Atol-atte (Dark Chocolate and Coffee Atole) & Buñuelos
Traditional Latin American Christmas favorites vary from country to country. However, almost all Latin American countries have some sort of sweet, hot beverage and crispy, crunchy, sugary desserts perched on the stovetop ready to go during the month of December. Atole reigns throughout Mexico and Central American countries. Atole is a hot drink consisting of corn starch thickened milk, and sometimes other flavorings like vanilla, chocolate or fruit. It is a thick, luxurious beverage often times enjoyed for breakfast or with a late-night desert. My atol-atte adds a little spin to the traditional concoction. A dark chocolate and coffee atole. Why? Well, why not? When the nights are cold, some people want hot chocolate, some people want coffee, some people want atole. So why not put them all together.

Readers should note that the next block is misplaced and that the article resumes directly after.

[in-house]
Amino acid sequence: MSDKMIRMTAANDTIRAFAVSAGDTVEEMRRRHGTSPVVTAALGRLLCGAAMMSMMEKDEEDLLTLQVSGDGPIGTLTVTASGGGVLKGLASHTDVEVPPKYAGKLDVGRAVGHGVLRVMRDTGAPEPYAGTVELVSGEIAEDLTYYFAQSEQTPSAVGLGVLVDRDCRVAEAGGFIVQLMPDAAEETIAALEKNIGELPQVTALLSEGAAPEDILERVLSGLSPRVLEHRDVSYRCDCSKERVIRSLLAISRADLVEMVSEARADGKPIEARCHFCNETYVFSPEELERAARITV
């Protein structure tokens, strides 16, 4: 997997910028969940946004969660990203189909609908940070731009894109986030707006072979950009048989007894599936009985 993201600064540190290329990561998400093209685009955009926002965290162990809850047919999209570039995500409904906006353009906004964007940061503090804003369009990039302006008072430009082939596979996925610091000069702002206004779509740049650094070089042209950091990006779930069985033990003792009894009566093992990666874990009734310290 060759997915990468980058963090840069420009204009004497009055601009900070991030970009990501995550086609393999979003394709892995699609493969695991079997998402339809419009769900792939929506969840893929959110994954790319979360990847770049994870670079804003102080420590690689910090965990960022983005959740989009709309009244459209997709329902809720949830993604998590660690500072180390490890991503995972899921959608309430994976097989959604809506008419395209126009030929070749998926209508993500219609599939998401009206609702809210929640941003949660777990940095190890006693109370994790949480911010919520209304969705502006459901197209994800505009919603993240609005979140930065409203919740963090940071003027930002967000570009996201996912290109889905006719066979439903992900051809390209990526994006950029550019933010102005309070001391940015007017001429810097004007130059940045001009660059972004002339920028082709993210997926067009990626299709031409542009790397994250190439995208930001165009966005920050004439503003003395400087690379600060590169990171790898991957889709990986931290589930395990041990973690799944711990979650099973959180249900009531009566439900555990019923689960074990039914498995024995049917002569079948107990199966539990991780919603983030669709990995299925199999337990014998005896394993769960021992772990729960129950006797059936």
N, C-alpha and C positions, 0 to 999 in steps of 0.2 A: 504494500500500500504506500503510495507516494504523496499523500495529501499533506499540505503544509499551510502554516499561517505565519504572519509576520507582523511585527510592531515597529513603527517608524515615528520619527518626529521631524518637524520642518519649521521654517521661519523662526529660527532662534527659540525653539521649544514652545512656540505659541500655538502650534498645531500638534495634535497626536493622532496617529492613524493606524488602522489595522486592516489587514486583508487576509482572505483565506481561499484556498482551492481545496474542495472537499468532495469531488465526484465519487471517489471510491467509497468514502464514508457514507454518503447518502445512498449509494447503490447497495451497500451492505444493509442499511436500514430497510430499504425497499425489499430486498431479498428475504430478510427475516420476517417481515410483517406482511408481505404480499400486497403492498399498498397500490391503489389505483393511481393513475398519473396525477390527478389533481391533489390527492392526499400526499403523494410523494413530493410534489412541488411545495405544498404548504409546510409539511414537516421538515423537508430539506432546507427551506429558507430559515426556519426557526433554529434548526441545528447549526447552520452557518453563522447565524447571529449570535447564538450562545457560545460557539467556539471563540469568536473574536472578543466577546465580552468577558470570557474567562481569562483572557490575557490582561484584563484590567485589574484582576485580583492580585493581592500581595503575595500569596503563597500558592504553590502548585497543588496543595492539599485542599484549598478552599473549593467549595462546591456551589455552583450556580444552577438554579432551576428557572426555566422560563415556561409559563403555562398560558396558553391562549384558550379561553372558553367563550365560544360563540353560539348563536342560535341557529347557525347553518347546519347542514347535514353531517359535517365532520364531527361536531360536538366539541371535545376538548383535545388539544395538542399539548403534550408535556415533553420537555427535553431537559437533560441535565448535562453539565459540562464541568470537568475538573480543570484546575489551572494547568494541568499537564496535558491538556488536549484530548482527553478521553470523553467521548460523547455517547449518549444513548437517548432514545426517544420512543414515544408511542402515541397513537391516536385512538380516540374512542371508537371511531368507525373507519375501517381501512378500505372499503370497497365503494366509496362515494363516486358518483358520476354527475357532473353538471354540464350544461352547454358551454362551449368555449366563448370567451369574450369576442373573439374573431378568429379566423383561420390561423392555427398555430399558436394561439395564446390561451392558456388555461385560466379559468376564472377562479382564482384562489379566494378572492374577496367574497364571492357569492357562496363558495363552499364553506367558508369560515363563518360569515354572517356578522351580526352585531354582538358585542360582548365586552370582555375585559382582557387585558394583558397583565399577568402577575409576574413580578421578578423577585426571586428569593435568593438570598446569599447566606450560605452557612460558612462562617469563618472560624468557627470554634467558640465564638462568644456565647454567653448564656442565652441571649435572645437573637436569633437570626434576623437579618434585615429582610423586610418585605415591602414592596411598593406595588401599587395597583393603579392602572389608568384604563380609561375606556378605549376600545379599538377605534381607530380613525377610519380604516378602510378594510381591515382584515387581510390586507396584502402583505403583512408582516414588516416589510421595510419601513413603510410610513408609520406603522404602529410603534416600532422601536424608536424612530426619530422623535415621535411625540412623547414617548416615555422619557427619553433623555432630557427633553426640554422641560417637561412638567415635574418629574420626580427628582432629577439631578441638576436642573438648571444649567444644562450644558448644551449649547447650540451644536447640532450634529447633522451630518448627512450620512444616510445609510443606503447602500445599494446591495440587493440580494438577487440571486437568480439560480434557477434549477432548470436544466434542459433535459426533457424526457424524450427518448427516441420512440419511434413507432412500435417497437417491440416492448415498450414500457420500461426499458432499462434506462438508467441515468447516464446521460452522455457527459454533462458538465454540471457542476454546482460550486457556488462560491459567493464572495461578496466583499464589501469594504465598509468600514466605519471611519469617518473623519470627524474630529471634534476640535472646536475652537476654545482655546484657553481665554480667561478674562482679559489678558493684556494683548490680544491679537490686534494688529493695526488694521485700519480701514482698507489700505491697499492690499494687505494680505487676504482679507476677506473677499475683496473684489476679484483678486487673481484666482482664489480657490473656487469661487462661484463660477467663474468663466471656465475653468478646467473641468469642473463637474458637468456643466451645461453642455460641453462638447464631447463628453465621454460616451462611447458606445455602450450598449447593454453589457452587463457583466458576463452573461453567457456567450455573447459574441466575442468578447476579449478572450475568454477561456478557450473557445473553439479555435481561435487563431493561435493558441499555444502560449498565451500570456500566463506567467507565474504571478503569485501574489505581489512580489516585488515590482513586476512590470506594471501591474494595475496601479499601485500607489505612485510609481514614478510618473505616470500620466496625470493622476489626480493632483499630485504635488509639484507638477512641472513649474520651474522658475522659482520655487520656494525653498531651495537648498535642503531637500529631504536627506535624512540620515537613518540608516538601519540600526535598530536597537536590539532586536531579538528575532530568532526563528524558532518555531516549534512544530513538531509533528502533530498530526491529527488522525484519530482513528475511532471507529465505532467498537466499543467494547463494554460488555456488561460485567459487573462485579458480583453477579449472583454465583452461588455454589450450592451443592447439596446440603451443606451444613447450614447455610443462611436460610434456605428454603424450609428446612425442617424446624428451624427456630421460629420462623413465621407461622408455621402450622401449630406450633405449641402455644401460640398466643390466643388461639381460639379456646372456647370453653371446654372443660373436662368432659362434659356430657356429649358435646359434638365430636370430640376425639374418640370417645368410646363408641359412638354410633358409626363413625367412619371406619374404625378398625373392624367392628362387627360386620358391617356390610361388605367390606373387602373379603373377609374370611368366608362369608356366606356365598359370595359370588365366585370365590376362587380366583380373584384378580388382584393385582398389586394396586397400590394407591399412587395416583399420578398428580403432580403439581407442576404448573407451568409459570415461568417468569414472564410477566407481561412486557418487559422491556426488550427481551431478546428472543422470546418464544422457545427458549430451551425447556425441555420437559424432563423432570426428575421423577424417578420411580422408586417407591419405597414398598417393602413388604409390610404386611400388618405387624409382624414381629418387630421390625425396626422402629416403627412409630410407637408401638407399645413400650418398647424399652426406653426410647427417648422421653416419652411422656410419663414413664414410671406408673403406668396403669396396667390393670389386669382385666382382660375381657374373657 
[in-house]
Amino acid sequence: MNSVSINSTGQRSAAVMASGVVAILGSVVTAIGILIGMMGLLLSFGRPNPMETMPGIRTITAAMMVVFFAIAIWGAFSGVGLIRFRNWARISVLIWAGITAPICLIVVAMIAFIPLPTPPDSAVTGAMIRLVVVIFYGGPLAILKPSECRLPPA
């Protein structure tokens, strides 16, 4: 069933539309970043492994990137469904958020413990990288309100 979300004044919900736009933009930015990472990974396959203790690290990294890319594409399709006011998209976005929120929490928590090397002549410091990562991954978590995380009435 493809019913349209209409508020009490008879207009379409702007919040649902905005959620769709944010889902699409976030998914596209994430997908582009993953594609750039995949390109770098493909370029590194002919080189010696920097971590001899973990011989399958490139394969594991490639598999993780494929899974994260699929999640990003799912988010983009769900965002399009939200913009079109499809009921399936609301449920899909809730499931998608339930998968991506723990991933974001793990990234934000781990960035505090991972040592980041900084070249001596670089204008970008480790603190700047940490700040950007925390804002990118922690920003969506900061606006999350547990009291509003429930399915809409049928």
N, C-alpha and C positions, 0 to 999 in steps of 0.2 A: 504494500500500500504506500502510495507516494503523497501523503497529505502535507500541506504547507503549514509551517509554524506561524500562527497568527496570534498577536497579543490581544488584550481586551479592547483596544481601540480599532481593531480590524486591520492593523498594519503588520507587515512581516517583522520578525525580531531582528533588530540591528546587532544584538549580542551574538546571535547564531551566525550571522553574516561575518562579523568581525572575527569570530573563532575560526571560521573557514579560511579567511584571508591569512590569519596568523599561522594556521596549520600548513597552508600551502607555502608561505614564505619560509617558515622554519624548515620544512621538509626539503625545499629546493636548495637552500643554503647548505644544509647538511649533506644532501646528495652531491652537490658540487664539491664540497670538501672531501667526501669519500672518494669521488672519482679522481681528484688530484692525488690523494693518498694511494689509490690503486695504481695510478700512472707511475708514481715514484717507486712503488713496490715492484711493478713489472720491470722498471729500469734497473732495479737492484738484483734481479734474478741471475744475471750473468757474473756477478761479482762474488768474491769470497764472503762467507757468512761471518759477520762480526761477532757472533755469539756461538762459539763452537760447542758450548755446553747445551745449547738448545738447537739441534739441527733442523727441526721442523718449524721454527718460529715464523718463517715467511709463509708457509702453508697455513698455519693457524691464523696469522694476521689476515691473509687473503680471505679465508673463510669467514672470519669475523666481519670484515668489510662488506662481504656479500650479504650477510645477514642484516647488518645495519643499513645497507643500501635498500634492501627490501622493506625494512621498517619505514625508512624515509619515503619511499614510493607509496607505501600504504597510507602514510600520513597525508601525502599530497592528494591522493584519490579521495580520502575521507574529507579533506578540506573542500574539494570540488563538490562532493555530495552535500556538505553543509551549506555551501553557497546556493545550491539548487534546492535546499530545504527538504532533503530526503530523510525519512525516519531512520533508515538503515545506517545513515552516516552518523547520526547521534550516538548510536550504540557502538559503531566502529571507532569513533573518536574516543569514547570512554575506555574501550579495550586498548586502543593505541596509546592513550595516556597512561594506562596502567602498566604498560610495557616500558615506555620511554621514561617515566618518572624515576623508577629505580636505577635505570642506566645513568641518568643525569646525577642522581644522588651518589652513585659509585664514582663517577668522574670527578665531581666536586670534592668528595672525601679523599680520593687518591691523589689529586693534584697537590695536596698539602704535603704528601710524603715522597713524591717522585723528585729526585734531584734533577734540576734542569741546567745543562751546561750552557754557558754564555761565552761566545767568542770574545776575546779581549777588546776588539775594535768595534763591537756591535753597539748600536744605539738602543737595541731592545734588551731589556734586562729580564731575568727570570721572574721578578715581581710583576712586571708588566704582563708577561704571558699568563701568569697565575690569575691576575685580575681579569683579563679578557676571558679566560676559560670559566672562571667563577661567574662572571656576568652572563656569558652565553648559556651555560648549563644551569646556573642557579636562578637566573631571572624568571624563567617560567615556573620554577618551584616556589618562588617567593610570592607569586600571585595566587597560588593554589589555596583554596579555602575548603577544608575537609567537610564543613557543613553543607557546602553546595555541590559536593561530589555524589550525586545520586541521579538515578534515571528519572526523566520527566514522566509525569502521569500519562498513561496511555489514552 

Although I added measurements to the list of ingredients, the below is more a how-to rather than an actual recipe. Amounts should be adjusted based on preference. The quantities I chose seem to create a mug of atole that brings out the bitterness of the chocolate, with just a lingering coffee taste mellowed out by a little sweetness from the sugar.
Buñuelos seem to be the red-headed step-child of Latin-American desserts. They are often overlooked in favor of more popular desserts like flan or churros. Although there are many variations throughout Latin America, Buñuelos are normally made from a flour-based dough that is deep-fried to perfection then passed through a mixture of cinnamon and sugar and/or drizzled with honey or brown sugar syrup. Easy to make and have on hand to snack on during the holidays or give away as edible bundles of sugary heaven.